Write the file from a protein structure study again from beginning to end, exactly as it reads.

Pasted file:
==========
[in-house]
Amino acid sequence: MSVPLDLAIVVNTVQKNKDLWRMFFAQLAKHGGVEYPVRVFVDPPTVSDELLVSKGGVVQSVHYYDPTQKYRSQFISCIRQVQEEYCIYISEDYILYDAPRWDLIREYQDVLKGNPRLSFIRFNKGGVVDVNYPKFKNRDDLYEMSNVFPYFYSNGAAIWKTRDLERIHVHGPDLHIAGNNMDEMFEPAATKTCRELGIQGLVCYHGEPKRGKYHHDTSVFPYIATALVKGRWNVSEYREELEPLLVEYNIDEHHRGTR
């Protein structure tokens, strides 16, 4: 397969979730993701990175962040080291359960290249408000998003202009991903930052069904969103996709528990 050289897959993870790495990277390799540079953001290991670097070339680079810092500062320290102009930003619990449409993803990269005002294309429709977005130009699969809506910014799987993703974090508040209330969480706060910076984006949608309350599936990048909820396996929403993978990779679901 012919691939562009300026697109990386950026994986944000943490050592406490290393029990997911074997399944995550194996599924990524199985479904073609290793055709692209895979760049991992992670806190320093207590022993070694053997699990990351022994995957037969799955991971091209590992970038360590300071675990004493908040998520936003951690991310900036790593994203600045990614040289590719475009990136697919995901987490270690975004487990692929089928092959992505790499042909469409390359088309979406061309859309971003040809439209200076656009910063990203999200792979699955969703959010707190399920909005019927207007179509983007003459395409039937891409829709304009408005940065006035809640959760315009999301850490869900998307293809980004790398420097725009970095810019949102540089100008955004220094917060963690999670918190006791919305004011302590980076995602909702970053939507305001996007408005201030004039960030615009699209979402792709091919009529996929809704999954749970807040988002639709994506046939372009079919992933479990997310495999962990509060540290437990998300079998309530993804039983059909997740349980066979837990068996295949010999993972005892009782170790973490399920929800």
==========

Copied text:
[in-house]
Amino acid sequence: MSVPLDLAIVVNTVQKNKDLWRMFFAQLAKHGGVEYPVRVFVDPPTVSDELLVSKGGVVQSVHYYDPTQKYRSQFISCIRQVQEEYCIYISEDYILYDAPRWDLIREYQDVLKGNPRLSFIRFNKGGVVDVNYPKFKNRDDLYEMSNVFPYFYSNGAAIWKTRDLERIHVHGPDLHIAGNNMDEMFEPAATKTCRELGIQGLVCYHGEPKRGKYHHDTSVFPYIATALVKGRWNVSEYREELEPLLVEYNIDEHHRGTR
């Protein structure tokens, strides 16, 4: 397969979730993701990175962040080291359960290249408000998003202009991903930052069904969103996709528990 050289897959993870790495990277390799540079953001290991670097070339680079810092500062320290102009930003619990449409993803990269005002294309429709977005130009699969809506910014799987993703974090508040209330969480706060910076984006949608309350599936990048909820396996929403993978990779679901 012919691939562009300026697109990386950026994986944000943490050592406490290393029990997911074997399944995550194996599924990524199985479904073609290793055709692209895979760049991992992670806190320093207590022993070694053997699990990351022994995957037969799955991971091209590992970038360590300071675990004493908040998520936003951690991310900036790593994203600045990614040289590719475009990136697919995901987490270690975004487990692929089928092959992505790499042909469409390359088309979406061309859309971003040809439209200076656009910063990203999200792979699955969703959010707190399920909005019927207007179509983007003459395409039937891409829709304009408005940065006035809640959760315009999301850490869900998307293809980004790398420097725009970095810019949102540089100008955004220094917060963690999670918190006791919305004011302590980076995602909702970053939507305001996007408005201030004039960030615009699209979402792709091919009529996929809704999954749970807040988002639709994506046939372009079919992933479990997310495999962990509060540290437990998300079998309530993804039983059909997740349980066979837990068996295949010999993972005892009782170790973490399920929800």